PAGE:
“Be careful how ye speake here o’ the Wee Folk/ Or they will play such pranks on thee and thine/ Nae doubt, they dae a lot of good whiles/ But if provoked, they can be maist unkind.” (Henry Terrell, The wee folk of Menteith, p.46)
Some months ago I posted about my personal views of the nature and conduct of fairy-kind. I’d like to say a little more about my view of their general character and interaction with human kind, as I think it will inform an understanding of my own approach to the subject in these postings.
All things nice?
I’ve written in the past about certain modern, cute manifestations of fairy kind: Santa’s elves for example and the Tooth Fairy. As those of you who read these comments will no doubt have detected, I have little time for such sugary figures. I have an affection for the flower fairy art of Cicely Mary Barker and Margaret Tarrant, and even (sometimes) the plump cuddly creations of Mabel Lucy Atwell, but my own conception of their identity and activities is very different.
The genre of imagery shown below is part of our problem with fairies: because of Shakespeare and his contemporaries and successors, we have come to see them as cuddly and sweet and ideally suited to little girls. This is a gross underestimation and misconception. Perhaps Graham Ovenden’s painting at the head of this post is most appropriate: there’s beauty, but there’s something beneath, in that distracted self-absorbed look.
A darker view?
My view of Faery is rather darker and I’d summarise their main personality traits as follows. I’ll use some characters from my own books to illustrate these convictions, or preconceptions (or prejudices!) of mine:
- the fairies are a serious and scary people. I don’t conceive of them as small, either physically or in their activities. This will be apparent from my postings on this site and from all my fictional creations, but most strongly, perhaps, in the person of Maeve in Albion awake! I’d hesitate to antagonise or patronise her: I may have imagined her as smaller of stature, but there’s no doubting her formidable determination;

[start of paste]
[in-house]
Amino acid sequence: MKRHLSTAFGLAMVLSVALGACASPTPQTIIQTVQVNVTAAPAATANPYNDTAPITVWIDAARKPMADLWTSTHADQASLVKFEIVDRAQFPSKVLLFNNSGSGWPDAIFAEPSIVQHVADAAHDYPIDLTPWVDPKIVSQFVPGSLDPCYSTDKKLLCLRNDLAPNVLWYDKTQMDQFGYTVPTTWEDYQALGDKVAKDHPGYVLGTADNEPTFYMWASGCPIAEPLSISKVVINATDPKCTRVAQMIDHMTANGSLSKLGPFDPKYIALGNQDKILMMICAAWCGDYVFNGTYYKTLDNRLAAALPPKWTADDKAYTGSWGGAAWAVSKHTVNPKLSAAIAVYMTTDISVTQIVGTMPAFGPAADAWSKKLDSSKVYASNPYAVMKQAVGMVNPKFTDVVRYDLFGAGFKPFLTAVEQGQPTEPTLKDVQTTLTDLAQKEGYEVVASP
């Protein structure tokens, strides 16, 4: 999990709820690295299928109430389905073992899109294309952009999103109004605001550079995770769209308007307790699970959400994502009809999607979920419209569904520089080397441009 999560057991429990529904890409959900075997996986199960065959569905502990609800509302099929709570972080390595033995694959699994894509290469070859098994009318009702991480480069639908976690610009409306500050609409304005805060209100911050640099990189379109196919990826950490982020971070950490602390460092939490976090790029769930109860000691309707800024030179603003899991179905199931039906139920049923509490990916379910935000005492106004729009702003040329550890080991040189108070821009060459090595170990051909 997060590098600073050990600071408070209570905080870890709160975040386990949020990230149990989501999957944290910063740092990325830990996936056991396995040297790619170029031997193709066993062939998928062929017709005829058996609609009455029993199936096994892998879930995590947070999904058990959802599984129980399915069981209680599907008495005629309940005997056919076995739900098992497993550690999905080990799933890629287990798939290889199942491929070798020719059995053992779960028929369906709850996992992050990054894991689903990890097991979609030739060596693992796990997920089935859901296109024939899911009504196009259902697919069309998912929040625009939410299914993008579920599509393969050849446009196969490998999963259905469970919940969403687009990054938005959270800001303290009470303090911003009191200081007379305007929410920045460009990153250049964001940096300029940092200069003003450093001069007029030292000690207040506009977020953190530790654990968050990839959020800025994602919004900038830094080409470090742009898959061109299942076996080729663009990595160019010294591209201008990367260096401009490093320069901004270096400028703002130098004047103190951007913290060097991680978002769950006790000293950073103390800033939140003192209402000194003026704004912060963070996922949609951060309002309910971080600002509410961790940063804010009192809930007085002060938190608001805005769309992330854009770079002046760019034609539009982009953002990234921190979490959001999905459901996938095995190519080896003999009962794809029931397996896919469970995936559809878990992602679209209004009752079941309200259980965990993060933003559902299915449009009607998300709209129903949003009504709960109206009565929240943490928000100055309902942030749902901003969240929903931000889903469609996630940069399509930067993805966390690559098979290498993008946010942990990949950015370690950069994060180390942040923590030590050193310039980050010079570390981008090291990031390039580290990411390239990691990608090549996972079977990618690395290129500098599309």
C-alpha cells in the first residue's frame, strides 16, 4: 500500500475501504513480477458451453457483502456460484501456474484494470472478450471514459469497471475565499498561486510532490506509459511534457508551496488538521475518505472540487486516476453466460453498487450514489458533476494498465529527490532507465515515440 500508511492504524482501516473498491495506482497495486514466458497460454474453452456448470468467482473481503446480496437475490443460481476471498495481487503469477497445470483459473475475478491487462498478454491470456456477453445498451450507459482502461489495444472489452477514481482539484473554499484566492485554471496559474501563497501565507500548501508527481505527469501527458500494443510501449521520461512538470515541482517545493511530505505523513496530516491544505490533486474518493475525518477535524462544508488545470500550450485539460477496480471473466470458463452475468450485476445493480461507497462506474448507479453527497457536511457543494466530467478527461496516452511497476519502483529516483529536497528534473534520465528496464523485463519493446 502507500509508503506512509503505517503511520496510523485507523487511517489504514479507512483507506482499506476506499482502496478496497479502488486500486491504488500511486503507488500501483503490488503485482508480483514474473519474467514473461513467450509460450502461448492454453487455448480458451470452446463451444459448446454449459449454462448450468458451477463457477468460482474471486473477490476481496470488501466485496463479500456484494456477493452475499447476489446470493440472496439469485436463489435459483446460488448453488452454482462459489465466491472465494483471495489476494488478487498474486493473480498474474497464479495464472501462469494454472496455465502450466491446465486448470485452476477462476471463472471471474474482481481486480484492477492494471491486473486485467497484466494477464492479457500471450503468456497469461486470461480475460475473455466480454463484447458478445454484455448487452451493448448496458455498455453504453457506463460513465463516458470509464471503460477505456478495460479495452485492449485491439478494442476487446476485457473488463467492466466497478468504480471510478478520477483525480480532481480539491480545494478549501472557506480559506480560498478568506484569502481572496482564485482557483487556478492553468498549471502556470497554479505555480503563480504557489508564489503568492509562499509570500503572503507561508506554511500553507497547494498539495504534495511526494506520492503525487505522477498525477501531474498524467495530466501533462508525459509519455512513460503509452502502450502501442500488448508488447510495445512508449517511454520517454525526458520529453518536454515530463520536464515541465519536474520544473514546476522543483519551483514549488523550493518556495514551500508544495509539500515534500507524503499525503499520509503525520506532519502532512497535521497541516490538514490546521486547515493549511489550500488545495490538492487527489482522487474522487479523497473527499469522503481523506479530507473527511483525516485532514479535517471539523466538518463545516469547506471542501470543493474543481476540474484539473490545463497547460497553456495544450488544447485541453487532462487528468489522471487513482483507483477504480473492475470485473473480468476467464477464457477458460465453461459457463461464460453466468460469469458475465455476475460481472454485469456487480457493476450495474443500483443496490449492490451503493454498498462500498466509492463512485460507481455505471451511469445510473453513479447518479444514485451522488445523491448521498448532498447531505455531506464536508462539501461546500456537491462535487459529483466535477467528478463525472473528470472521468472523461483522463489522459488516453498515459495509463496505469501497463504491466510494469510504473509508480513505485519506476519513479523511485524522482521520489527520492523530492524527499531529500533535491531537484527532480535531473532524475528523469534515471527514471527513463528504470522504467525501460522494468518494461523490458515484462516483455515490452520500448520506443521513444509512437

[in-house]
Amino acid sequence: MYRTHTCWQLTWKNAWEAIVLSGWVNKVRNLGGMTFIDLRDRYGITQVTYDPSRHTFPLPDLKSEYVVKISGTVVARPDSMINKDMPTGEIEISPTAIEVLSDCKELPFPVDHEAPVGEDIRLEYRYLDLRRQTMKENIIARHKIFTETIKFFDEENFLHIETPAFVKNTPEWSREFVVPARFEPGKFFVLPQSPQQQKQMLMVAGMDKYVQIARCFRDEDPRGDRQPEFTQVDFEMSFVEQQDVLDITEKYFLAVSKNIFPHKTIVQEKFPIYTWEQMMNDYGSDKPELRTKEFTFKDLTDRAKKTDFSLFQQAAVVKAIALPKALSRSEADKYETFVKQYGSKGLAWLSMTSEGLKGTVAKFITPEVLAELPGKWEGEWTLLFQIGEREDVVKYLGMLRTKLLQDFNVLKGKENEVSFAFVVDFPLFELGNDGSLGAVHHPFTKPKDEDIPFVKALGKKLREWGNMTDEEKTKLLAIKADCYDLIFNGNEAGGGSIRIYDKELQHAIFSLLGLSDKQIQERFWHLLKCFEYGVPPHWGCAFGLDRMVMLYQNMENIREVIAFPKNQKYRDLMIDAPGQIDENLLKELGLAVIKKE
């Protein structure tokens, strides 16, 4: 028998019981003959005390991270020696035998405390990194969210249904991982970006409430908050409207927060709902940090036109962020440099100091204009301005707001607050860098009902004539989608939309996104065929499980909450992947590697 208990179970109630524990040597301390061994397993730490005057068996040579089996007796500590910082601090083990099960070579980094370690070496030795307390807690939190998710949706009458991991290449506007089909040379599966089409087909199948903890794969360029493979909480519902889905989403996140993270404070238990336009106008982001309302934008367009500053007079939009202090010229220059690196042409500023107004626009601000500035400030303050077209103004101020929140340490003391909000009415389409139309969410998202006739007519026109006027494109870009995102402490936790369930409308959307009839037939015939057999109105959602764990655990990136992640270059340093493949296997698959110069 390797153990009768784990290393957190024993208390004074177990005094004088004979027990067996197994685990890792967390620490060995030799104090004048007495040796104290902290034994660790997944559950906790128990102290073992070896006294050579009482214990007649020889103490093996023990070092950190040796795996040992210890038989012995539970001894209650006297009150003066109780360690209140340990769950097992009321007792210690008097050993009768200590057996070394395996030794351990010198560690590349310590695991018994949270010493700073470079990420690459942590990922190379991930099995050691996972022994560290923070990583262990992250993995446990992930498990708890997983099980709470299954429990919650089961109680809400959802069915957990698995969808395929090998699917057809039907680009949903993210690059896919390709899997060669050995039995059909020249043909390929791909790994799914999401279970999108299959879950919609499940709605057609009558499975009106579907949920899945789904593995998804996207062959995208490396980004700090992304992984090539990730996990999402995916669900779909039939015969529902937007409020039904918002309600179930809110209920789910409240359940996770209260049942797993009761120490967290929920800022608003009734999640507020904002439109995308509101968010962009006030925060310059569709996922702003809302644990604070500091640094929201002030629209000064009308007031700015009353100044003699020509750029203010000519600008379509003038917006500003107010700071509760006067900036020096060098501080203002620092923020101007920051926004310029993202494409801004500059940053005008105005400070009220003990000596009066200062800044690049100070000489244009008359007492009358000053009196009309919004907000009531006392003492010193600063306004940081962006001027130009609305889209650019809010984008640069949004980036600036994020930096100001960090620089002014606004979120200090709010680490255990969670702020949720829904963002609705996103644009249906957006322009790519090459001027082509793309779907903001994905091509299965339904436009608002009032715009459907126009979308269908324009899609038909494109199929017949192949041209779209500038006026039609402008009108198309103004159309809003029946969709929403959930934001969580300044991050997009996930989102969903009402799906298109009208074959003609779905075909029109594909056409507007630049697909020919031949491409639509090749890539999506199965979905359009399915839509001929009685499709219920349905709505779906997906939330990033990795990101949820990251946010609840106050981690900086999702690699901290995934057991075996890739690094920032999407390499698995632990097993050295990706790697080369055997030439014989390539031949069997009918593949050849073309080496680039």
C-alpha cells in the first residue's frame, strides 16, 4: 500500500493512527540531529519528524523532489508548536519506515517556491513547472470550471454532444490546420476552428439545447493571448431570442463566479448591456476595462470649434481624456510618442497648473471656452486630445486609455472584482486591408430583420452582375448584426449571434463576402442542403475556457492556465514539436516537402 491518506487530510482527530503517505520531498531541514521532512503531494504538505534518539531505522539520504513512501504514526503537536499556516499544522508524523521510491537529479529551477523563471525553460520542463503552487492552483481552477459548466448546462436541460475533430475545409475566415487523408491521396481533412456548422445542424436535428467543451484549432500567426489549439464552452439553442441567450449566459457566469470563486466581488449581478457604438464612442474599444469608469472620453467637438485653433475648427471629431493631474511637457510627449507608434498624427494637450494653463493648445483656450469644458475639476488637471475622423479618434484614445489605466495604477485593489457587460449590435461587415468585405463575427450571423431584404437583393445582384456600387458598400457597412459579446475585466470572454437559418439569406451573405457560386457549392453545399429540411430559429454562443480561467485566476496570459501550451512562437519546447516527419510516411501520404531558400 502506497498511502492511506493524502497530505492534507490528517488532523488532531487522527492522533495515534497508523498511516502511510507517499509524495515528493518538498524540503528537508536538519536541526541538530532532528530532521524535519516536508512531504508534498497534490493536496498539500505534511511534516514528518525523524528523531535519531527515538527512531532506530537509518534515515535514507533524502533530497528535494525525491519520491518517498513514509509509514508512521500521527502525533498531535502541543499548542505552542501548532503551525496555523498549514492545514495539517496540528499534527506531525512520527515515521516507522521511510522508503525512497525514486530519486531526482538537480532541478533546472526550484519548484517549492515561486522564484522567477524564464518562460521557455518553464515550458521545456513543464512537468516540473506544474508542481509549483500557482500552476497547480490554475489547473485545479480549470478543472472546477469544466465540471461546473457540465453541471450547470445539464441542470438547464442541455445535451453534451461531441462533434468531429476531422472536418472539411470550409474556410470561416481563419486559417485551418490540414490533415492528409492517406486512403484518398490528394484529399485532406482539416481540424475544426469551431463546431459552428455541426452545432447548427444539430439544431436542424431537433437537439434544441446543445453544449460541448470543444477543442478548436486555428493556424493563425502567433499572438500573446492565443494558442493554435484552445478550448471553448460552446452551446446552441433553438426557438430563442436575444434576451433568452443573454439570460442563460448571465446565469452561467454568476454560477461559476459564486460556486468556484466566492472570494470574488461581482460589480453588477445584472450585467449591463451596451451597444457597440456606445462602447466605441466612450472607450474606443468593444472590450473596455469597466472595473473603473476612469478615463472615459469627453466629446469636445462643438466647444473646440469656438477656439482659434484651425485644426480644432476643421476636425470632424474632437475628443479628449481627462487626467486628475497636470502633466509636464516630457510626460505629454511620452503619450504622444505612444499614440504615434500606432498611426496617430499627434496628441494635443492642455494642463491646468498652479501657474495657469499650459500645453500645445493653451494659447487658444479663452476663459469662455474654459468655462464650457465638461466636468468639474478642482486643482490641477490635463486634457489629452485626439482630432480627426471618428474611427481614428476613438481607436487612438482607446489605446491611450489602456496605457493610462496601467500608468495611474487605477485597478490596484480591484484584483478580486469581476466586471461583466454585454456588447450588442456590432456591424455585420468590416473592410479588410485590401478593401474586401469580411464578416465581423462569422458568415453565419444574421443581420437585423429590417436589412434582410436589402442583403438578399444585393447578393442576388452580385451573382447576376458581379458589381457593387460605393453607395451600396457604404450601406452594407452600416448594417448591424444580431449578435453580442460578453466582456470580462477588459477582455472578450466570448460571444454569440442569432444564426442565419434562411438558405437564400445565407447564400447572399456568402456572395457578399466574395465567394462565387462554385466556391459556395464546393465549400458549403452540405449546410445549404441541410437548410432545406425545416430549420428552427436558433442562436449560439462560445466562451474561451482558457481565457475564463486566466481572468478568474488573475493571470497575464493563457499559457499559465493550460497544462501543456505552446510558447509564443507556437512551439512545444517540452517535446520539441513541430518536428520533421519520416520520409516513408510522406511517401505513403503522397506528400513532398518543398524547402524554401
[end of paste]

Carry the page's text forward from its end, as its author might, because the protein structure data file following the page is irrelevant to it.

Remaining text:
- they can’t be taken for granted and must be treated with all due respect and caution. Their good will can’t be bought;
- their resemblance to us should not be mistaken for affinity. They may look like us physically, but they are unlike us and any resemblance should not put us off our guard;
- they are strong and independent. They have their own agenda and their own rules by which they live. We shouldn’t presume to know their plans or to have much hope of changing them;
- they are reserved and won’t reveal themselves readily;
- they are content to live separately from us- indeed, they would prefer to do so- but sometimes necessity obliges them to make contact. We should not imagine that they want to ‘help’ us or that they ‘love’ humankind. To my mind that sort of attitude tends towards complacency and overconfidence. In Albion awake!, for example, main character John Bullen is permitted to call upon Maeve’s assistance in times of great need, but no more. That doesn’t inhibit her in appearing in his flat whenever she has need to make use of him, though; and that’s the core of the human/fairy interaction, to my mind. They make use of us and they may grant us the occasional favour, but there is an notable imbalance of power. In my novel The elder queen the fairies (‘the sky children’) show kindness to Darren Carter, but I’d probably conceive that as pity for the shambling wreck that he makes of his life towards the midpoint of the book- he’s drug addicted, divorced and indebted, homeless and jobless. He’s an object of their charity; there’s a good deal of condescension but little of the equality of friends.